Friday, June 19, 2009

1990 Upper Deck #701 702 703 704



Jim Gott
Rookie Threats - Delino DeShields, Marquis Grissom, Larry Walker
Alejandro Pena
Willie Randolph

BEST PHOTO

For starters, you can click on the photos for larger versions. The card backs are down toward the bottom.

Three things catch my eye about this set of photos. Firstly, it's tough to ignore the trio of young Expos on the card, with the bonus Brave walking in the background. Secondly, it's striking to see Willie Randolph in an Oakland uniform. I can accept Yankees, Dodgers, Brewers (due to his great 1991 season) and Mets, but Oakland slips under the radar. Thirdly the back of the Pena card (see below) deserves a more detailed look.

I should mention that I'm not crazy about the use of quotation marks around the words "Rookie Threats." That's not a correct use of this punctuation.

BEST STAT

Here's an awesome stat I just found to kick things off. Since 1981, just 3 pitchers have at least 7 career shutouts and 70 career saves. Who are they? John Smoltz and Dennis Eckersely are the easy ones. The tough one? Alejandro Pena. Go back a little futher and Bob Stanley joins the list.

BEST IN 1990

Willie Randolph was not very good in 1990 and looked finished, but as mentioned he rebounded to have an awesome season with the Brewers in 1991. Jim Gott was solid in 1990, as was Pena. But the best has got to be one of the Expos. Walker and Grissom had yet to really get going, and DeShields had the best year of the three. In terms of value, DeShields wins but he's probably just a smidge ahead of Gott.

BEST ANAGRAMS

Rookie threats = Shakier tooter
Alejandro Pena = A jalapeno nerd
Willie Randolph = A downhill peril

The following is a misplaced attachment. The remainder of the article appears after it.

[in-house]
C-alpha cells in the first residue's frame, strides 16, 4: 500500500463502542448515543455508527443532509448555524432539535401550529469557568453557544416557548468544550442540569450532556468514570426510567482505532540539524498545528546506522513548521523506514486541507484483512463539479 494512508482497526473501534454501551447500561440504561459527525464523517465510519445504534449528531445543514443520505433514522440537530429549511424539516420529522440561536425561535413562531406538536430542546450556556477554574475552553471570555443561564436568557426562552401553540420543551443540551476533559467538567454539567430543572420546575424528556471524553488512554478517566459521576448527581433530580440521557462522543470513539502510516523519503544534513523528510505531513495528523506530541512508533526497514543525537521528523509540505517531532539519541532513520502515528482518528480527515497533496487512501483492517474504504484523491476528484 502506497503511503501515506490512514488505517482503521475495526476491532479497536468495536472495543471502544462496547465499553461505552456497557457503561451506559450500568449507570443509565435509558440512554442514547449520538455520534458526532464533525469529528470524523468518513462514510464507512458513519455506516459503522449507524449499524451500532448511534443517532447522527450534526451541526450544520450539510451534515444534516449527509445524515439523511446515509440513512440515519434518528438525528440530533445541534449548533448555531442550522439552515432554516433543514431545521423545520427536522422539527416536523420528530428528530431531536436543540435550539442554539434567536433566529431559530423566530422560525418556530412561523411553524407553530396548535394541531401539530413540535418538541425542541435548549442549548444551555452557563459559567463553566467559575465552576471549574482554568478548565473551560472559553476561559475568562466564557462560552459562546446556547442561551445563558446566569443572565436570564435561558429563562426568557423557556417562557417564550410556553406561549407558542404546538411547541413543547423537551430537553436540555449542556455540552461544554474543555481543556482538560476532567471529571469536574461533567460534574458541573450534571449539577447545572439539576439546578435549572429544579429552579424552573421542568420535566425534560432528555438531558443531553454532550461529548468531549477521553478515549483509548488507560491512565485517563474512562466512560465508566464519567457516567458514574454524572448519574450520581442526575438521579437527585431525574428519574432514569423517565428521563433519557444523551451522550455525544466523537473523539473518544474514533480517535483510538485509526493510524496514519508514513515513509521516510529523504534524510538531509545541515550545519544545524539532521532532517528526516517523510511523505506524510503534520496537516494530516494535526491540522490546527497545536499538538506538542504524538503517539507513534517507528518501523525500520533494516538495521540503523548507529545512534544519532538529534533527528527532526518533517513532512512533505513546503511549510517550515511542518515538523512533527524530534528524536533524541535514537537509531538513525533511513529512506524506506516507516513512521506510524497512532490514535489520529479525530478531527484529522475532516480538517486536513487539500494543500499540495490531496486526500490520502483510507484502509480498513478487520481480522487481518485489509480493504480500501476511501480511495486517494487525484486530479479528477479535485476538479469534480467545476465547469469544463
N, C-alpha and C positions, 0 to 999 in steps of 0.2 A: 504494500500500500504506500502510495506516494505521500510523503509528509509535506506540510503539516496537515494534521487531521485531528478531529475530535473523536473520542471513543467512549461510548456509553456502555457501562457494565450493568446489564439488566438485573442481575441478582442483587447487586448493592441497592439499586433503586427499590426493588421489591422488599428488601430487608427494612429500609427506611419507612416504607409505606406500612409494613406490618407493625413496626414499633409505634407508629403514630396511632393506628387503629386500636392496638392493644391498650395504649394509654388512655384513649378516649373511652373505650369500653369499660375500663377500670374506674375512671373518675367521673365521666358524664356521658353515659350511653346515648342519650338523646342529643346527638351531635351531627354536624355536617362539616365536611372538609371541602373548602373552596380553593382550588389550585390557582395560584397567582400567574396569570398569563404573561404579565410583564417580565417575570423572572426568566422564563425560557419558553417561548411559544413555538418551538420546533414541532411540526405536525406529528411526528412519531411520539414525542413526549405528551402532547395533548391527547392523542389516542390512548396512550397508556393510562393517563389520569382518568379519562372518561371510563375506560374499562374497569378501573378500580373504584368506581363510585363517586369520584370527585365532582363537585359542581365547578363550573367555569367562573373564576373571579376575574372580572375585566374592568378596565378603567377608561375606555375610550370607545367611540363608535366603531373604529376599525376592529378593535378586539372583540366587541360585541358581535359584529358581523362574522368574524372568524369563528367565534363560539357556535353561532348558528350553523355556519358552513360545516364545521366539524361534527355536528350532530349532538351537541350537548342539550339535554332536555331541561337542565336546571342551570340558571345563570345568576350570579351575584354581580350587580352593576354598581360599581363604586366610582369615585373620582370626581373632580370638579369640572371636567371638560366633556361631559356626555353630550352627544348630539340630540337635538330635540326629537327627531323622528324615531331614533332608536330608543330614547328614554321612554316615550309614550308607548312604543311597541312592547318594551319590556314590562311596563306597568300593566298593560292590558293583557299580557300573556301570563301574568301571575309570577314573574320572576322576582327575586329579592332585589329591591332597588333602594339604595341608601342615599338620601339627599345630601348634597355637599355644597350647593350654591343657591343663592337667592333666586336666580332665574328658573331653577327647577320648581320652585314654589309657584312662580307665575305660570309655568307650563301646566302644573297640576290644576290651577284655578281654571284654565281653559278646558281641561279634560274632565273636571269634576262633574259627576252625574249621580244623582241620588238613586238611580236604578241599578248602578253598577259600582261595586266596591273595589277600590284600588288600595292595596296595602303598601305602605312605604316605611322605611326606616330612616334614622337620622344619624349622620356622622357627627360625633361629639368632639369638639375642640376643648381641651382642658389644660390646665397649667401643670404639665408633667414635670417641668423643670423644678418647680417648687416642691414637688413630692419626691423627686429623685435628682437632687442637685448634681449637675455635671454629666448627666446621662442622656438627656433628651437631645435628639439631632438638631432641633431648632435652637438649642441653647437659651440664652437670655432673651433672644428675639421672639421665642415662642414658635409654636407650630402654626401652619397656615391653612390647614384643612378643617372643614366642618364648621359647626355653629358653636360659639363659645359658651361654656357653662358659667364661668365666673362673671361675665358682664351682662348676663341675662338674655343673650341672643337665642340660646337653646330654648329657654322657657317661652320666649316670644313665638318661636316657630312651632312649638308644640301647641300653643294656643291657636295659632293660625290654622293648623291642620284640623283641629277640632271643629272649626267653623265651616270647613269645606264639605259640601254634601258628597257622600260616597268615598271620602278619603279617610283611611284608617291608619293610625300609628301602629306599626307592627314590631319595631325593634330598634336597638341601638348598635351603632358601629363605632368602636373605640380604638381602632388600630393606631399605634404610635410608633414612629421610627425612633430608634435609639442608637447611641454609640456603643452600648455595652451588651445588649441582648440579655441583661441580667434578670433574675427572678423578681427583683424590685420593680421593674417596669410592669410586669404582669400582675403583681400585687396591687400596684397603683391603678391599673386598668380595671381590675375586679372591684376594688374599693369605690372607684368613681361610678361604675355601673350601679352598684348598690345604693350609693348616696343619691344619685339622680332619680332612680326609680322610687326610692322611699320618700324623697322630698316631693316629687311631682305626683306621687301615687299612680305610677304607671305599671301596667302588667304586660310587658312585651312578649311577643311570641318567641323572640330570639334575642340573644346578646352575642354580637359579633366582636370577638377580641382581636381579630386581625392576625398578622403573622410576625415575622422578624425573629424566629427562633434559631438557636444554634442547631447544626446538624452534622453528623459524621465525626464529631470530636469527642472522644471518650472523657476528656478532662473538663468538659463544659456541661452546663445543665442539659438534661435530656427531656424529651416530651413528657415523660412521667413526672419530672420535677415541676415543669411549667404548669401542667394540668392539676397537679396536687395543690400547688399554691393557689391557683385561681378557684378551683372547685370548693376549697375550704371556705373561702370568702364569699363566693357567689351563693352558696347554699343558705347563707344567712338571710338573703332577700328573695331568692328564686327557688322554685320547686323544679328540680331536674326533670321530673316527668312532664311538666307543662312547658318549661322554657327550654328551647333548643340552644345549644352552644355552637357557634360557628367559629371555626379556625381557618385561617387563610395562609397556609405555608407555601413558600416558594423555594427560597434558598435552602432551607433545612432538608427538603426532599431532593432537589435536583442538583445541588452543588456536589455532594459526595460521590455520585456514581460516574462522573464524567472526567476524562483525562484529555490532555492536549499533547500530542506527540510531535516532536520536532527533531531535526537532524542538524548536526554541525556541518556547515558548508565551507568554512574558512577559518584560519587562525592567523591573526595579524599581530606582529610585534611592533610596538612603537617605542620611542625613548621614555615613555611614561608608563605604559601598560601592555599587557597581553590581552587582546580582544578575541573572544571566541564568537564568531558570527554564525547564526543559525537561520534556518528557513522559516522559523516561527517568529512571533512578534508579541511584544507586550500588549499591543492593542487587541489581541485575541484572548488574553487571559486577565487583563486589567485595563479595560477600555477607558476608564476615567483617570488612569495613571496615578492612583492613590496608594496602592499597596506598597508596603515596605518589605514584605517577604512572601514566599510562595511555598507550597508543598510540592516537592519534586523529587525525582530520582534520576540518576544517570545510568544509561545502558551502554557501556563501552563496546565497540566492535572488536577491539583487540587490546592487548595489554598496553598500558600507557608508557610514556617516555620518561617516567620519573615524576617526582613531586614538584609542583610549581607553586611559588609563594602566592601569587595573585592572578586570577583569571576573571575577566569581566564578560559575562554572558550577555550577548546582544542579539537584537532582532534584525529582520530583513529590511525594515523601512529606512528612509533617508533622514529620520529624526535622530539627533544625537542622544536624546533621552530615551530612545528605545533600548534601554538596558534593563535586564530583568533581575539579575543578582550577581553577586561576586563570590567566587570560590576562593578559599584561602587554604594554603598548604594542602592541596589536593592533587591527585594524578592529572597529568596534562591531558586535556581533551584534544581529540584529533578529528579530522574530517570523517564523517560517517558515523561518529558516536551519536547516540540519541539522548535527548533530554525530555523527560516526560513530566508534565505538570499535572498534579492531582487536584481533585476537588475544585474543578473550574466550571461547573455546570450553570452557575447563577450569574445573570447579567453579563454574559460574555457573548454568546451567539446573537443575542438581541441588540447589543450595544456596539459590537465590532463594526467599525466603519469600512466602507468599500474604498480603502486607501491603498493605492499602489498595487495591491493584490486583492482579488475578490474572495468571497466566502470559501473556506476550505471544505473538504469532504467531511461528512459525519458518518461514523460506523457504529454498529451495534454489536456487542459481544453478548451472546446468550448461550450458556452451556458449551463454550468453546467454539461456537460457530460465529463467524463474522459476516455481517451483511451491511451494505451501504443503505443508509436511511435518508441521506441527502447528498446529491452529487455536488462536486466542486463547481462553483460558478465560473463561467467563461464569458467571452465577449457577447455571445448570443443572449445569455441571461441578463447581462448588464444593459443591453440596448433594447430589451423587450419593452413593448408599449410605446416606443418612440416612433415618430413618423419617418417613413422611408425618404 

BEST CAREER

It's clear that the only contenders among this set are Larry Walker and Willie Randolph. Willie was a solid player, part of 5 teams that went to the World Series and 2 champions (although he didn't play in the 1978 post-season) and he also recently managed the Mets for 3 1/2 seasons with some success. Walker, on the other hand, had a fantastic career (helped only somewhat by Coors Field) although had less success in the post-season. Still, based on Walker's strength as a player, he gets the nod here.



So we need to see that photo on the back of Pena's card. Here it is:



Right away this is a very unusual photo. It's not immediately clear which guy is Pena, although I have to assume he's the fellow looking into the camera. It's unusual (or at least was unusual in 1990) to see a card photo that is so casual, i.e. a guy wearing a towel on his head. And who else is in the photo? I assume these are all members of the bullpen, since these guys appear to be sitting on chairs or a bench down one of the lines. You can see arms from a fan in the background. The guy in the foreground appears to have a uniform number starting with a 5 and a name starting perhaps with a P. My first thought was Bill Pulsipher, was this photo was far too early, as Pulsipher didn't debut until 1995. The only Met pitchers with a 5 in their uniform number that year were Sid Fernandez (50) and Ron Darling (15) and clearly it's neither of those guys. Hmm. Could be a bullpen catcher or a coach maybe. The guy all the way on the left is easy to identify...That's Julio Machado.